O Lord, hear my prayer; in Your truth give heed to my supplication! In Your righteousness, hear me! And enter not into judgment with Your servant; for no one living is righteous in Your sight. (Psalm 143)
The Psalter is often called the prayer book of the Church. Early generations of Christians used the Psalms their daily prayers. This of course created a need to interpret the Psalms because there are potions of them which are hard to understand, a few of them even seem morally offensive, some which seem to have their meaning in past events and thus not be relevant, and some seem clearly to refer only to Christ. One has to think about whose voice is represented by the words for sometimes they are God’s voice, sometimes the Psalmist’s, sometimes Christ’s, and sometimes mine.
Psalm 143 (above) certainly can be the prayer of any person. Any human being can approach God and ask God to listen to his/her prayer. The Prodigal Son in the pigsty and the Wise Thief on the cross give witness to this – one doesn’t have to be a sinless saint in order to want God’s help. God says of His Temple: ‘My house shall be called a house of prayer for all the nations‘ (Mark 11:17). God wants every human to call upon His Name and even provided a place in Jerusalem for all to pray to Him.
In Psalm 143, I pray to God as a sinner asking God not to judge me. I make no excuse for my sin and don’t try to hold up a list of good things I’ve done. I humble myself and ask God’s mercy and forgiveness. Psalm 70 has similar sentiments expressed in it.
O God, come to deliver me! O Lord, make haste to help me! Let them be put to shame and confusion who seek my life! O God, come to deliver me! O Lord, make haste to help me! Let them be put to shame and confusion who seek my life! Let them be turned back and brought to dishonor who wish me evil! Let them be turned back in shame who jeer at me, “Aha, Aha!” May all who seek You rejoice and be glad in You! May those who love Your salvation say evermore, “God is great!” But I am poor and needy; hasten to me, O God! You are my help and my deliverer; O Lord, do not delay! (emphases added)
In Psalm 70, we pray with the saints that all who seek God – anyone who seeks God – may rejoice and be glad in God. We pray that any and all who turn to God in prayer may come to rejoice in the Lord. We wish this even for sinners, non-Christians and even for agnostics or the unrighteous. We pray with the Church in asking God to bless the good intentions of those who call upon God even if their lives are a mess. As Jesus taught His disciples, at least in Luke’s Gospel, when they wanted to stop those who were not disciples from invoking Jesus’ name: “Do not stop him; for whoever is not against you is for you.” We are reminded in one of the prayers of the hours of our Church that it is God who calls everyone to salvation:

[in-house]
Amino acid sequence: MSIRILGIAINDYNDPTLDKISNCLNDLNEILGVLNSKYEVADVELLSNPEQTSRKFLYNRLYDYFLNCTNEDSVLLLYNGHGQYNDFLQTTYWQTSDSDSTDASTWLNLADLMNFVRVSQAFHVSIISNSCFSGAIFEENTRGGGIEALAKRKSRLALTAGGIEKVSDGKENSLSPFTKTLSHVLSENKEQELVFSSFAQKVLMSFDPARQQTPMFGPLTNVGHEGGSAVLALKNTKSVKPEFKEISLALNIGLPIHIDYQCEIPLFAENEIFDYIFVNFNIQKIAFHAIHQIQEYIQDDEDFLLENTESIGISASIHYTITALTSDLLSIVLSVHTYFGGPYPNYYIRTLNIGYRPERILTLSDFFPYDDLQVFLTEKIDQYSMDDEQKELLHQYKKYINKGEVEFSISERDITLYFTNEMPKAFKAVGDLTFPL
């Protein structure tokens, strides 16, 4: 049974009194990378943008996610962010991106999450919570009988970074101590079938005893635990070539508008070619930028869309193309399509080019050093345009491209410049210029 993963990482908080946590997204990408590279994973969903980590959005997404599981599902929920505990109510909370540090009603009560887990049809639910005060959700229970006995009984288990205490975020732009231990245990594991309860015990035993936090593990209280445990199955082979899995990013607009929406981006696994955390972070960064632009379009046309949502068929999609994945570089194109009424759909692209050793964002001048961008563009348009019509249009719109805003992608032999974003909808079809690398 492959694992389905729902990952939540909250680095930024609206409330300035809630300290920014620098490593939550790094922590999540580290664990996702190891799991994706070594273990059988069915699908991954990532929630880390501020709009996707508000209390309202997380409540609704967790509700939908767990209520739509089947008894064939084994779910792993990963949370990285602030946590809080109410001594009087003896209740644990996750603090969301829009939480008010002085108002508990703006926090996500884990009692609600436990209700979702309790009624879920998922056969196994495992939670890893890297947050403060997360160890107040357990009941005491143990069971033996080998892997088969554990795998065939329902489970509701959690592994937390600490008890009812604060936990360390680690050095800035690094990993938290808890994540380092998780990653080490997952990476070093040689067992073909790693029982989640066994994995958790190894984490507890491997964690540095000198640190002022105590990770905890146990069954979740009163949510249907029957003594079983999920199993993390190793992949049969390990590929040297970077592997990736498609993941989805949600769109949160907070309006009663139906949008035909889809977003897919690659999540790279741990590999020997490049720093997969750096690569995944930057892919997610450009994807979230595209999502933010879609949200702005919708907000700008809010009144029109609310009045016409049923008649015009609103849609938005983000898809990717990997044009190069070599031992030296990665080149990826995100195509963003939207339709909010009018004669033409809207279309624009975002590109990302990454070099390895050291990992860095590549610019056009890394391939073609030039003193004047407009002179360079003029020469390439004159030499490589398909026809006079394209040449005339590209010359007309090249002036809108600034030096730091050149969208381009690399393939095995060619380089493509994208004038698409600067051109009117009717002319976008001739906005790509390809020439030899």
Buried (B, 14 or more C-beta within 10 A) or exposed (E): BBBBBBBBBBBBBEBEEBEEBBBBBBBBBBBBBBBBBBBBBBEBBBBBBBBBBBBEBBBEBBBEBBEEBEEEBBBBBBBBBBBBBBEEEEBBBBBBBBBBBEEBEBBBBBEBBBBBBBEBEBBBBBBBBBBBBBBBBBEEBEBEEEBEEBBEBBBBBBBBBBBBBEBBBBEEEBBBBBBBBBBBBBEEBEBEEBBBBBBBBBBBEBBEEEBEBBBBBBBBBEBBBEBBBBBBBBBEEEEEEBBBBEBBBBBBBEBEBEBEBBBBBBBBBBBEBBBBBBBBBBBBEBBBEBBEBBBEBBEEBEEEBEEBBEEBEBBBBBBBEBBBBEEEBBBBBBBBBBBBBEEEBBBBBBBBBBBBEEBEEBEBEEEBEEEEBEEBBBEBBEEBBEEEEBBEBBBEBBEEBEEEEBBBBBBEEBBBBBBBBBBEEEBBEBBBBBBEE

Christ our God, who at all times and in every hour are worshiped and glorified in heaven and on earth; long-suffering, generous in mercy, and rich in compassion; loving to the righteous and merciful to the sinner; You call all to salvation through the promise of blessings to come…
God calls all to salvation and we pray that anyone who might call upon God will be blessed and granted joy. In this, we each have to be like the great Prophet Moses who pleaded with God not to save him (Moses) if God was going to damn the other Israelites who had sinned against God.
On the morrow Moses said to the people, “You have sinned a great sin. And now I will go up to the LORD; perhaps I can make atonement for your sin.” So Moses returned to the LORD and said, “Alas, this people have sinned a great sin; they have made for themselves gods of gold. But now, if thou wilt forgive their sin—and if not, blot me, I pray thee, out of thy book which thou hast written.” (Exodus 32:30-32)
Moses in his holiness says, if you don’t save them don’t save me. Maybe that is the attitude we have to have with all strangers and sinners who come into our parishes. We should be glad that they wish to join us in prayer, that they want to call upon the Name of the Lord. The Lord Jesus said: “All that the Father gives Me will come to Me, and the one who comes to Me I will by no means cast out” (John 6:37). By uniting our salvation to theirs, we become holy like Moses, seeking not our personal salvation but the salvation of any and all who are willing to pray to God with us. “For you, O Lord, are good and forgiving, abounding in steadfast love to all who call on you” (Psalm 86:5). AND “The LORD is near to all who call upon him, to all who call upon him in truth” (Psalm 145:18).
And it shall come to pass that all who call upon the name of the LORD shall be delivered… (Joel 2:32)
For there is no distinction between Jew and Greek; the same Lord is Lord of all and bestows his riches upon all who call upon him. (Romans 10:12)
This is good, and it is acceptable in the sight of God our Savior, who desires all men to be saved and to come to the knowledge of the truth. (1 Timothy 2:3)